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Brazil - Public Health and Welfare
Public health and welfare
The Ministry of Social Security, now separate from the Brazilian health system as discussed above, carries out the conventional mandate of ensuring old-age assistance. Until the 1940s, social security was limited to private plans organized by employers and employees. Over time, the components of the system became increasingly integrated and controlled by the federal government. More recently, health benefits and social security have become nearly universal, no longer depending on formal employment and contributions. Retirement and disability benefits are pegged to the official minimum wage. They weigh so heavily on government spending that they are one of the reasons the government resists raising the minimum wage for the active work force. At the same time, the middle class considers these benefits insufficient and, therefore, seeks private social security plans or makes investments in real estate, given the instability of financial markets in Brazil. The social security system will face even greater challenges as the age structure of the population changes, with a greater number of pensioners in relation to the number of contributing workers.
The rural population receives far fewer water and sanitation services than its urban counterparts. Ninety-five percent of those in urban areas had adequate water supply during the 1988-93 period, as compared with 61 percent of rural dwellers; the levels for disposal systems were 84 percent and 32 percent, respectively (the rural figures refer to wells and privies, not service). To a certain extent, the urban-rural incongruity in the provision of environmental sanitation accounts for the higher percentage of deaths from diarrheal diseases in the rural North and Northeast than in the urban areas. The lack or deficiency of basic sanitation services has been associated with the persistence of diarrhea as well as outbreaks of contagious diseases, including cholera.
Many poor people, without access to financing, find it necessary to build their own houses. The favelas on the hills of Rio de Janeiro are one well-known type. In other parts of Brazil, shantytowns on stilts are built over water (alagados ), or in marshy areas (baixadas ). In 1991 there were 3,221 medium- to large-size favelas (each with more than fifty-one households), which contained 2.9 percent of the country's households. The largest favelas, such as Rocinha in Rio de Janeiro, are home to hundreds of thousands.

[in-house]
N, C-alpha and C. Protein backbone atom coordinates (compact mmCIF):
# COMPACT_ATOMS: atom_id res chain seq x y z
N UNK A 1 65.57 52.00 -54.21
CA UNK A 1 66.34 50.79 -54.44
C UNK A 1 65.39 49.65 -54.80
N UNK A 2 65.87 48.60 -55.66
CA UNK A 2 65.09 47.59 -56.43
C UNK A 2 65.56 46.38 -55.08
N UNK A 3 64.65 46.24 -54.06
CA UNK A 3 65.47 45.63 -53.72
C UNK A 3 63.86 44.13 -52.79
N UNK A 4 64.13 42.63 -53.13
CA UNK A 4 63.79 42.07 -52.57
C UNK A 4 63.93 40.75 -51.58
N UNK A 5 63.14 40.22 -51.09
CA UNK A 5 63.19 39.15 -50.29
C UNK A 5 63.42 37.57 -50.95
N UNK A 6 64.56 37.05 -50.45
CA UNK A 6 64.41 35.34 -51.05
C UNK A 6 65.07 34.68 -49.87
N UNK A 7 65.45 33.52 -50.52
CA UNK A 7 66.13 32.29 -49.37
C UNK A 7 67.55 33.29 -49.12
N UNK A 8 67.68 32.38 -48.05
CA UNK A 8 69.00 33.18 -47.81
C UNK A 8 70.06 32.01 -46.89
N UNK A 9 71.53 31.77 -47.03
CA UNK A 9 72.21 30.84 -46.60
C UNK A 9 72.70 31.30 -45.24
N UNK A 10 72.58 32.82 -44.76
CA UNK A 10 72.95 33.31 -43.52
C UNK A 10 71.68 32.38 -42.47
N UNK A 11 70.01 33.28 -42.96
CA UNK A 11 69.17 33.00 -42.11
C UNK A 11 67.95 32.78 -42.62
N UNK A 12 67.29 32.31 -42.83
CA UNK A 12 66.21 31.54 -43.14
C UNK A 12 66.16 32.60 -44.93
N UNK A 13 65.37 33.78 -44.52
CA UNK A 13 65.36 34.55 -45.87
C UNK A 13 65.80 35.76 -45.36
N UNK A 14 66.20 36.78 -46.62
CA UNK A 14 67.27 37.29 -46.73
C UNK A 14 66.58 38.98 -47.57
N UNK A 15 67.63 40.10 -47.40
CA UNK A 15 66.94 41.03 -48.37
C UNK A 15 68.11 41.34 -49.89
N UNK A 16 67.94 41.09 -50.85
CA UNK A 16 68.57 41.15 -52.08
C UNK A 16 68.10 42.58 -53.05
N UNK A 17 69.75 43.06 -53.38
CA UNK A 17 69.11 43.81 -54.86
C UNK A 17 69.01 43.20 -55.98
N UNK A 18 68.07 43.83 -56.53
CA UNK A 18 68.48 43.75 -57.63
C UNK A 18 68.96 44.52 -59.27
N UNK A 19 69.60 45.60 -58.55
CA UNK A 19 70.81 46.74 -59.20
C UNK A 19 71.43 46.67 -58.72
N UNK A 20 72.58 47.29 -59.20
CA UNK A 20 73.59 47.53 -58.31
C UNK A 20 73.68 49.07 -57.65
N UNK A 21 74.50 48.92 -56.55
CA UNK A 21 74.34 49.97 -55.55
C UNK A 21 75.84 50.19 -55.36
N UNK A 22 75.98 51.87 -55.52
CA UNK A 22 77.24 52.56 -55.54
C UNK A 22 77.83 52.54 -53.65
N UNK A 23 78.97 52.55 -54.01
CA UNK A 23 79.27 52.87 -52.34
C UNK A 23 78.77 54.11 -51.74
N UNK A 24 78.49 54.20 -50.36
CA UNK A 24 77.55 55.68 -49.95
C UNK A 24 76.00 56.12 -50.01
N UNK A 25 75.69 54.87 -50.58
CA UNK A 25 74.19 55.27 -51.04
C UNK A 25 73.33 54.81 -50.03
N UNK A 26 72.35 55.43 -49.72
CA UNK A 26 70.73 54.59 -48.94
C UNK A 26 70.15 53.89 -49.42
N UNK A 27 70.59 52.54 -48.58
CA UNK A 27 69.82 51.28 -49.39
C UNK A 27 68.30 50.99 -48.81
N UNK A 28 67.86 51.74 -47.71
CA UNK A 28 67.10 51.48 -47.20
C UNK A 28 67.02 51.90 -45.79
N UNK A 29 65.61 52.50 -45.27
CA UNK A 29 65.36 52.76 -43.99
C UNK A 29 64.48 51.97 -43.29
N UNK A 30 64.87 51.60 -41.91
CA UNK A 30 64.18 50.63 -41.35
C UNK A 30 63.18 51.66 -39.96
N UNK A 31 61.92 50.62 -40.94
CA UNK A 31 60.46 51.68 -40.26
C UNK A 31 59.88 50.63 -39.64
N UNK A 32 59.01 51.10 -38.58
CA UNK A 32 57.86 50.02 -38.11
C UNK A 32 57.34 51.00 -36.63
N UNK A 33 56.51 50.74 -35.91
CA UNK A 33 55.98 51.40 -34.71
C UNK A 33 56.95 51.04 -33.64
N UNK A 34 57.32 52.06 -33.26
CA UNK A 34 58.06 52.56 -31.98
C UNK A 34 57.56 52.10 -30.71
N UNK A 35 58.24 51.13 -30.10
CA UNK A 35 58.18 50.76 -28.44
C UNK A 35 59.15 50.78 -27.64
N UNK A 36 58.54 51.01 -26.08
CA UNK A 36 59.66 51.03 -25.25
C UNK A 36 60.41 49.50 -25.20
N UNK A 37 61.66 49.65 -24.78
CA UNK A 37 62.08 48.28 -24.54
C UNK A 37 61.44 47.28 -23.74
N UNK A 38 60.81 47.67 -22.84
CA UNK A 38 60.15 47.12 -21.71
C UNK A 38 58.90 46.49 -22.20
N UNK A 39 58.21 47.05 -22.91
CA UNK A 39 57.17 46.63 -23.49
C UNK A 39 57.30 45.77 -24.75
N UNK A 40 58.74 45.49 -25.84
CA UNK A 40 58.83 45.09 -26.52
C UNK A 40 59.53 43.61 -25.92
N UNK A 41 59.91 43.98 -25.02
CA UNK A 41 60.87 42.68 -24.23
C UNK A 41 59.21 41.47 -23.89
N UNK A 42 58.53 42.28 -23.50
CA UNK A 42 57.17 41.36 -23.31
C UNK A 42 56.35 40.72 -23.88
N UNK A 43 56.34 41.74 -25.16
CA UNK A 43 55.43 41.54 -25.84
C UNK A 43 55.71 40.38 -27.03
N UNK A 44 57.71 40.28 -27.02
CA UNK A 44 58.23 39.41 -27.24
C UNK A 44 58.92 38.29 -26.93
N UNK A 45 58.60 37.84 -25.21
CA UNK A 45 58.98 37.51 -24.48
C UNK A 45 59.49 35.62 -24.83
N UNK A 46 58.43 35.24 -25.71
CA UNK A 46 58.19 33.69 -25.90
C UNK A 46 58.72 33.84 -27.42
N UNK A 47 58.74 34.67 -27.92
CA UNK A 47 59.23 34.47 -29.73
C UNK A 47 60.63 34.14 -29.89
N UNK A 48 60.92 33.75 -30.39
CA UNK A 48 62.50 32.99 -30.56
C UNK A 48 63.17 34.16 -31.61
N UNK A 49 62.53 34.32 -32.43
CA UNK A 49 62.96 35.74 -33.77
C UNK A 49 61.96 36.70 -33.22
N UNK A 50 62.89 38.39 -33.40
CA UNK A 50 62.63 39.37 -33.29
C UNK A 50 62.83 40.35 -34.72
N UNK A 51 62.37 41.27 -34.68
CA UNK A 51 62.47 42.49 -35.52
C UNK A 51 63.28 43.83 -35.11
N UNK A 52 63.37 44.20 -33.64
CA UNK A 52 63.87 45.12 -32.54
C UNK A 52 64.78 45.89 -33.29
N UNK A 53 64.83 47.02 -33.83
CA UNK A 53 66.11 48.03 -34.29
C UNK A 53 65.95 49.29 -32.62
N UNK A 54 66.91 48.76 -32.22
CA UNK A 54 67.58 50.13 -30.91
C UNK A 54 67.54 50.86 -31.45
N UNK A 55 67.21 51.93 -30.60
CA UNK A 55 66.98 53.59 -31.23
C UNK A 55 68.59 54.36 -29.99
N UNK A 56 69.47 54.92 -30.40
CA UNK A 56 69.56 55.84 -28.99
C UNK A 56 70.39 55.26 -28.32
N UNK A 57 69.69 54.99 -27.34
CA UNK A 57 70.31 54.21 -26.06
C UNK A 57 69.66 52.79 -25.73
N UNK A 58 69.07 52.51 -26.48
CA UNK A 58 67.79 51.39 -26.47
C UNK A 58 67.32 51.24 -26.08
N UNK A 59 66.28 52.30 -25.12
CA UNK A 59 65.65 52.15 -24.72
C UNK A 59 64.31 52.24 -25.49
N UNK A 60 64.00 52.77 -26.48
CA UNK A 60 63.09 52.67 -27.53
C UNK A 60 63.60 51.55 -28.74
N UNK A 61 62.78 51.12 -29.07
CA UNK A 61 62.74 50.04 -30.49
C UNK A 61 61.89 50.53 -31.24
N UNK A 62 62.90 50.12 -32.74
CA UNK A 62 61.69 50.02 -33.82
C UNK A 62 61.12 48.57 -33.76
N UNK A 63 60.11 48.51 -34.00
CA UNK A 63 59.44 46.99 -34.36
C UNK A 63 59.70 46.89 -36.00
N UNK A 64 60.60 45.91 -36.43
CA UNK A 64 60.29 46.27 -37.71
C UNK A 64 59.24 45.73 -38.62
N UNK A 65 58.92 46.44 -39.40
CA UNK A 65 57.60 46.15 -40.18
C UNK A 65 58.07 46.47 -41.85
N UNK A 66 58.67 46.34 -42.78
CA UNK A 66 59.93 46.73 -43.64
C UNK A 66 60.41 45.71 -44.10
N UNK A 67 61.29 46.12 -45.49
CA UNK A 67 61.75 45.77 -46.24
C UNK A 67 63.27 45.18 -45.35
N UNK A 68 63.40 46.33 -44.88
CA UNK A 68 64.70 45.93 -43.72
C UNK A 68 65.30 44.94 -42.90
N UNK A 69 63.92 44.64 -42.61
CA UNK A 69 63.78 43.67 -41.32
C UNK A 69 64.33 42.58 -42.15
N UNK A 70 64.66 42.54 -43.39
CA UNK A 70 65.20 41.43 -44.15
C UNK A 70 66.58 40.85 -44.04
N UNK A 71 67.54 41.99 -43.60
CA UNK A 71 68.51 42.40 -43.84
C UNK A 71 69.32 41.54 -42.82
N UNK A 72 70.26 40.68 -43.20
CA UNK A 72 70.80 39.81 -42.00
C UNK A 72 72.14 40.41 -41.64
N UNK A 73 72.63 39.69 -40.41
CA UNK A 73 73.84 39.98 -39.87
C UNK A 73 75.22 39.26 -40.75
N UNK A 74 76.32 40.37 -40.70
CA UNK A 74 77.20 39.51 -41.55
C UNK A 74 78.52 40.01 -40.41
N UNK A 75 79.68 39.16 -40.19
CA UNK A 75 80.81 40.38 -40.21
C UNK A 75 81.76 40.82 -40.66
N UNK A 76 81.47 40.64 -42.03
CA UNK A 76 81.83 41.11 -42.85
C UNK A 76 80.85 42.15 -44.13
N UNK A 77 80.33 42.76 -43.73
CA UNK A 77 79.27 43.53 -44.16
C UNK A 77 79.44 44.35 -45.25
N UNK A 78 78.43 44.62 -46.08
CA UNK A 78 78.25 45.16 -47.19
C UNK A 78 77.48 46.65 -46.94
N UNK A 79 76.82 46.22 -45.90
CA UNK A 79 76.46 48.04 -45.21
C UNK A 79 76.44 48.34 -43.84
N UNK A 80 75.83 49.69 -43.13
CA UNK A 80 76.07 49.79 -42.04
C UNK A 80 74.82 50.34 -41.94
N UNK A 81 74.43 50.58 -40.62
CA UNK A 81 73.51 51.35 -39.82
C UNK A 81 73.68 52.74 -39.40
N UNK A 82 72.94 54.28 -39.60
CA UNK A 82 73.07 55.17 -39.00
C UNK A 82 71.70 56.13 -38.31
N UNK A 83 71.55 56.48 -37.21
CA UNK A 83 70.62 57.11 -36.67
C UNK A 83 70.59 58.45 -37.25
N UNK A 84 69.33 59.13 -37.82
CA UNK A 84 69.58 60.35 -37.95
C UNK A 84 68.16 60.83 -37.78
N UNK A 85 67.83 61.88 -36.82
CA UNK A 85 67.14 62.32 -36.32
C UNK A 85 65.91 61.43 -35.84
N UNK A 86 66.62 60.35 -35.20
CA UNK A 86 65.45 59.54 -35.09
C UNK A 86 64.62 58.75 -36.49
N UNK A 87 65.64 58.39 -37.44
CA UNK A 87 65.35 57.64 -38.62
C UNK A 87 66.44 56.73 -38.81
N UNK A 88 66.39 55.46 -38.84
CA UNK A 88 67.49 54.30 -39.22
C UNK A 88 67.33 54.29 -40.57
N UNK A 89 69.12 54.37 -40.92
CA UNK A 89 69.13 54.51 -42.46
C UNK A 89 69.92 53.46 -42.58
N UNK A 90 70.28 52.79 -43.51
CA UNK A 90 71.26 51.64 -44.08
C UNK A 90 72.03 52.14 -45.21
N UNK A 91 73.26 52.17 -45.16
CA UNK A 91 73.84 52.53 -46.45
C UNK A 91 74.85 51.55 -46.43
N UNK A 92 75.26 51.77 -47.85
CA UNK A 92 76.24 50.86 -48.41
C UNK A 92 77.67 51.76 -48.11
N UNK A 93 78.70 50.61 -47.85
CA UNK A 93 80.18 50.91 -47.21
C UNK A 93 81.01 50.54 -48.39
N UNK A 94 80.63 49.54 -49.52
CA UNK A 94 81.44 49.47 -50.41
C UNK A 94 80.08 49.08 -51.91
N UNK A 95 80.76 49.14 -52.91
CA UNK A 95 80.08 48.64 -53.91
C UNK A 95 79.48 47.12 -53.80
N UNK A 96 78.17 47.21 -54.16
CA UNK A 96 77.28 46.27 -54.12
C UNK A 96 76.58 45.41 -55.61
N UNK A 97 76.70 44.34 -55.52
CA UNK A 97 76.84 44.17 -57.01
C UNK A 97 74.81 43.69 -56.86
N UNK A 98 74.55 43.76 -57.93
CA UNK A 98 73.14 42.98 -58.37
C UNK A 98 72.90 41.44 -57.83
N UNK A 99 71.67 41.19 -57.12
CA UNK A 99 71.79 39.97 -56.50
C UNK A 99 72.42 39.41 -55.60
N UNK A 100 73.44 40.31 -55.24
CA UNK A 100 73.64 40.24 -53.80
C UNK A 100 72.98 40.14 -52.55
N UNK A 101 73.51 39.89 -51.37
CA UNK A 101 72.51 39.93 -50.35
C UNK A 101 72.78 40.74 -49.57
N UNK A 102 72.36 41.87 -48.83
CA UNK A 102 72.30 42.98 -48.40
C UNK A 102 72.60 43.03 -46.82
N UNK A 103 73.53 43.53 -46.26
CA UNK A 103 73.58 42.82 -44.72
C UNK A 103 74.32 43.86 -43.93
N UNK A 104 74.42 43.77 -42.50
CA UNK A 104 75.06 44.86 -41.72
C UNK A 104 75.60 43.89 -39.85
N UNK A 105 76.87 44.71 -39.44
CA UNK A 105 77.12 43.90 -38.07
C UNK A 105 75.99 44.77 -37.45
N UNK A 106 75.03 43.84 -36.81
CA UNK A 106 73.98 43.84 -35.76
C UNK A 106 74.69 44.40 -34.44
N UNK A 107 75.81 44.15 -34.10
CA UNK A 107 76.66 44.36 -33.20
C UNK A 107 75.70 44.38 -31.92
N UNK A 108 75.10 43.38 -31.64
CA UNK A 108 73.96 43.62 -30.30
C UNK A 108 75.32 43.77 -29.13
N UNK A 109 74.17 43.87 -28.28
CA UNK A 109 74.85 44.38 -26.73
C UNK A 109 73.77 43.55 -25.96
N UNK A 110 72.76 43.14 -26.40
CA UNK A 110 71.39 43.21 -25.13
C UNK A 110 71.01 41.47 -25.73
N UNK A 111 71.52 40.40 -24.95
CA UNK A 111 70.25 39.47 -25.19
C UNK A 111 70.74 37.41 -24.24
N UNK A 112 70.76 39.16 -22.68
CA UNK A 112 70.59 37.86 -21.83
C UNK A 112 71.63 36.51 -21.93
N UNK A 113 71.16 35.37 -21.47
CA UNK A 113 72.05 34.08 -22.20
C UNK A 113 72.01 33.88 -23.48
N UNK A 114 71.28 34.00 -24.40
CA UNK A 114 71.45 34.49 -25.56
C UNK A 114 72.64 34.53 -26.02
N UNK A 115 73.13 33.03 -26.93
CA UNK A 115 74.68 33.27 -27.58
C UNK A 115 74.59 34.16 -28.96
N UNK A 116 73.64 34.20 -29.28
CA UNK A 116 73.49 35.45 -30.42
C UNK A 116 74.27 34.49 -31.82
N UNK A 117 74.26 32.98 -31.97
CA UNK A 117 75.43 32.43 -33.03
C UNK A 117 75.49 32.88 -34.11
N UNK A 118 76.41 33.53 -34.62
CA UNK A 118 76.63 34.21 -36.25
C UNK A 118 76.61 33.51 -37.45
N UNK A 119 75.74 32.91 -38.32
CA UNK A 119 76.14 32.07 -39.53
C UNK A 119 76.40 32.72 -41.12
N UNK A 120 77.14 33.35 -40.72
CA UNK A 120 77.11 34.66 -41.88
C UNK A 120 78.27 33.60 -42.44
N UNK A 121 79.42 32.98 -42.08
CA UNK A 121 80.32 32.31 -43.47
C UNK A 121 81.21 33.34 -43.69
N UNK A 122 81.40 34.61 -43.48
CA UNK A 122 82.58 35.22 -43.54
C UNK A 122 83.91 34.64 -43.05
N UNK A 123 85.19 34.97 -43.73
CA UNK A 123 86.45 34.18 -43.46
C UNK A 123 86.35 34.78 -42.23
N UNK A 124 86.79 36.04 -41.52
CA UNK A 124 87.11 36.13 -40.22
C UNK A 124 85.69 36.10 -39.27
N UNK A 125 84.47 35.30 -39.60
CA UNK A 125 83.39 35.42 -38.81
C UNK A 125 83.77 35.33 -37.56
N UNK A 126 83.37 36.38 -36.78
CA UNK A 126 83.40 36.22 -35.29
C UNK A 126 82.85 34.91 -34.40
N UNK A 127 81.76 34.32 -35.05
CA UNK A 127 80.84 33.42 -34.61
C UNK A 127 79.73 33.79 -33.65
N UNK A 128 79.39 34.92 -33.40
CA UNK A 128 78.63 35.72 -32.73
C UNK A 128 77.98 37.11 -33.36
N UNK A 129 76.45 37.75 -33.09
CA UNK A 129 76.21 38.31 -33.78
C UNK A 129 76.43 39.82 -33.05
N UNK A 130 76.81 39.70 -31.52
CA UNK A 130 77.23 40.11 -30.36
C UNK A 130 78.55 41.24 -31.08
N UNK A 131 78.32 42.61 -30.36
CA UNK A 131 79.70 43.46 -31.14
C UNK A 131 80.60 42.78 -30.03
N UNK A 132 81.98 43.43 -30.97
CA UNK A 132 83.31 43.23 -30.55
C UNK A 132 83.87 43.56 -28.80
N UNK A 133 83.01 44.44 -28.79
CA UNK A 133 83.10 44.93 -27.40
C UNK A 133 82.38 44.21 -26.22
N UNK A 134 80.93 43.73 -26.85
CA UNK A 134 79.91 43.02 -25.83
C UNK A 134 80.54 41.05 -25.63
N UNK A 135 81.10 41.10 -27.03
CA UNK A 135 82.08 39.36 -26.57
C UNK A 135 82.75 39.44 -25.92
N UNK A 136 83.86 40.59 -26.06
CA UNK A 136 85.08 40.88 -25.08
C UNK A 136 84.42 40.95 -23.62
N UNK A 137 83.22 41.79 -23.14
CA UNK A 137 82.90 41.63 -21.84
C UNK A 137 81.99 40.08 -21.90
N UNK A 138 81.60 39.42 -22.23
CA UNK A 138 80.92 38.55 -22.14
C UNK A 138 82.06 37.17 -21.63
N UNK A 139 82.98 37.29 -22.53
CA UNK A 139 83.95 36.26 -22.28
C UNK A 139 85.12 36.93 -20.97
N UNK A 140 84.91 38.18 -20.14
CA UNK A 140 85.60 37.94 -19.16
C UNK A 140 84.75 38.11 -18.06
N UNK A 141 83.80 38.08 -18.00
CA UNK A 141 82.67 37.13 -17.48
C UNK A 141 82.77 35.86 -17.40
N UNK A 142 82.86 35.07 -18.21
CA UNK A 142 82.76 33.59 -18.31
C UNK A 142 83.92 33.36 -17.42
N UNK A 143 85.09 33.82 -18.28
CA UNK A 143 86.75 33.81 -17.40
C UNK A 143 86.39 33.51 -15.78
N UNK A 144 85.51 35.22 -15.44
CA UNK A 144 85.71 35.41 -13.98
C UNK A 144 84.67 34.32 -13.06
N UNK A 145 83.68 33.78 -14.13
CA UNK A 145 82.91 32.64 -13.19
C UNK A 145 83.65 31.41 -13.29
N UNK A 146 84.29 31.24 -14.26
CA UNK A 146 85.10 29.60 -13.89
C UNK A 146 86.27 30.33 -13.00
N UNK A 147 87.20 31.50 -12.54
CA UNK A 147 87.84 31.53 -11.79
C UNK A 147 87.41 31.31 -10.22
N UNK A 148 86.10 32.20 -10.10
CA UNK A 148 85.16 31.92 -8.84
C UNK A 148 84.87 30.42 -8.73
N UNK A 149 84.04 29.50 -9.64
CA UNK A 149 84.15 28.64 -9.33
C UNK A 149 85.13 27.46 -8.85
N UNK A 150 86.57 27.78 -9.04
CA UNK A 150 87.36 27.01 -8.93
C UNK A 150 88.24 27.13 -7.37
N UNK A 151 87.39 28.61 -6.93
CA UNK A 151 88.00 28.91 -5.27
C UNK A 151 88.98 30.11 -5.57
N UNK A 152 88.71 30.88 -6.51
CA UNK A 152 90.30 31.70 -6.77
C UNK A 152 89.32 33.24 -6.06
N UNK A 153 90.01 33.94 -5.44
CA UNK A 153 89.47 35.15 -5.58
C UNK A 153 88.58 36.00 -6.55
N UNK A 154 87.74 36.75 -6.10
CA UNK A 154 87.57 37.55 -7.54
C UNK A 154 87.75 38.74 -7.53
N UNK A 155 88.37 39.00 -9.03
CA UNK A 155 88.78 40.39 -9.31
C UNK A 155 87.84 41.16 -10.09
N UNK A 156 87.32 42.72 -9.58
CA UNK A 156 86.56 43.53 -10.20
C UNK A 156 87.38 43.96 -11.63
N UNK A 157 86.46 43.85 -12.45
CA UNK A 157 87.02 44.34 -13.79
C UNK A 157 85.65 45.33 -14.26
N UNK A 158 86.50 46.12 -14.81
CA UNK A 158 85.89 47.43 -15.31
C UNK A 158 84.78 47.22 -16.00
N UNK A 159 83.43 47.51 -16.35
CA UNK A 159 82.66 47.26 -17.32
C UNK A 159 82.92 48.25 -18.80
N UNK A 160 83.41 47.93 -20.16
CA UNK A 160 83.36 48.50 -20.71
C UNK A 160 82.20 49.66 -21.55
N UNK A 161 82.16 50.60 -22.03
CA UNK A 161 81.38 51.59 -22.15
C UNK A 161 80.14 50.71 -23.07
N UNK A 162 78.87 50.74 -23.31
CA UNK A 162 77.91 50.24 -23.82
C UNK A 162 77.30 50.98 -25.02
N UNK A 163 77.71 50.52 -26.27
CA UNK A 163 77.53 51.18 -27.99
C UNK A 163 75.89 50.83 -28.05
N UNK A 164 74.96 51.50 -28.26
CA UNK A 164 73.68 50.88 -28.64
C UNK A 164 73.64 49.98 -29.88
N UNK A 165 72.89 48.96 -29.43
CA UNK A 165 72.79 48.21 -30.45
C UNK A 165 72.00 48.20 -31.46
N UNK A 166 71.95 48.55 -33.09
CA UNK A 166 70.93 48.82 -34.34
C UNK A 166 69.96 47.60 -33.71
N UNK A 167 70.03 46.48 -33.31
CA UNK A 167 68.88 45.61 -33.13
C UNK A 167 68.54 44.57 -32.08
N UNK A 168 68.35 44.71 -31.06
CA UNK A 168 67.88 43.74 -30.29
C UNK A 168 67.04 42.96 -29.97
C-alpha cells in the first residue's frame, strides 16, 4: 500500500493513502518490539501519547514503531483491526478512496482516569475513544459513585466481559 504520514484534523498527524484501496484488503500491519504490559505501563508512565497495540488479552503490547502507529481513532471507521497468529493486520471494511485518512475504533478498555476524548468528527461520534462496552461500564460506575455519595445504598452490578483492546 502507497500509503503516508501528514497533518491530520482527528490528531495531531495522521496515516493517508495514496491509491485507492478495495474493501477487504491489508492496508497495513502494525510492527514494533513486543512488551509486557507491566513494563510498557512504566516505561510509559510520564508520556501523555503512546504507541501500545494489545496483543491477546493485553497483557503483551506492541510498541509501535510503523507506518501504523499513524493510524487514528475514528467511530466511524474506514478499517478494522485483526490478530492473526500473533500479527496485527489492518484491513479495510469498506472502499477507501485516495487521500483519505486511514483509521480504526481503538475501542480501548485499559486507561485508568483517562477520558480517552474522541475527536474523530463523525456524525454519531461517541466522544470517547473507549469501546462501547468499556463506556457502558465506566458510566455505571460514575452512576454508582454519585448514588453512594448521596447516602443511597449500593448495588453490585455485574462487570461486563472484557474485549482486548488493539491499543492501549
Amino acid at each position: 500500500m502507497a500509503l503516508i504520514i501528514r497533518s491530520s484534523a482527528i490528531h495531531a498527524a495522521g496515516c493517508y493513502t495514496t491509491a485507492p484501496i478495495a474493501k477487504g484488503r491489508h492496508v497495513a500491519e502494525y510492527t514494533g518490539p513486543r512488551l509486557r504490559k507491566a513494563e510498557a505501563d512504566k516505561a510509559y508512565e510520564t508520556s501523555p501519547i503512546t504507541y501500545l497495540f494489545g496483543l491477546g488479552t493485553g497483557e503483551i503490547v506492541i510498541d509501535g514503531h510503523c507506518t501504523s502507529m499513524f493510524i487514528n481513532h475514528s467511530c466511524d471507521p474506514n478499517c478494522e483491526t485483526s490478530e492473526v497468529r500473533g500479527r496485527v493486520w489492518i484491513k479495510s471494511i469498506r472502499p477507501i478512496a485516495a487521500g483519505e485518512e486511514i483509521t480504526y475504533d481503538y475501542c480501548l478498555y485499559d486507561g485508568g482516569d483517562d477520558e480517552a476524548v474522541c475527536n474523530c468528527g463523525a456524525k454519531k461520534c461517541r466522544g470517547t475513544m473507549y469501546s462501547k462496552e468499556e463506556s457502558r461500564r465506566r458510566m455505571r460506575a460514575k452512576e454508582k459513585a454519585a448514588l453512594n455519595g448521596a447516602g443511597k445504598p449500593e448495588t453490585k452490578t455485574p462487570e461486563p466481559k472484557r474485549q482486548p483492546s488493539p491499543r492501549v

Sanitation and Public Utilities
The National Sanitation Plan (Plano Nacional de Saneamento--Planasa) of the 1970s did not keep pace with rapid urbanization in the development of safe drinking water supplies and waste disposal systems, particularly evident in the precarious metropolitan peripheries and favelas. Between 1988 and 1993, 87 percent had access to piped water and 72 percent to sewerage and waste disposal services, yet a 1989 study by the IBGE (Brazilian Geography and Statistics Institute) revealed that 92 percent of the municipalities did not treat domestic wastewater and only 27.6 percent of dwellings in a Northeast metropolis were linked to a sewerage system that passed quality standards.
The National Housing Bank (Banco Nacional de Habitação--BNH) was established in the 1960s to finance public housing using funds from savings accounts and from the official employment guarantee system, known as the Severance Pay Fund (Fundo de Garantia do Tempo de Serviço--FGTS). Many thousands of basic houses (casas populares ) were built, usually in projects at the edges or outside of cities. Because of the financial constraints of working with a low-income clientele, the federal Housing Finance System (Sistema Financeiro de Habitação--SFH) has been used primarily to provide low-cost mortgages for houses and apartments for the middle class.
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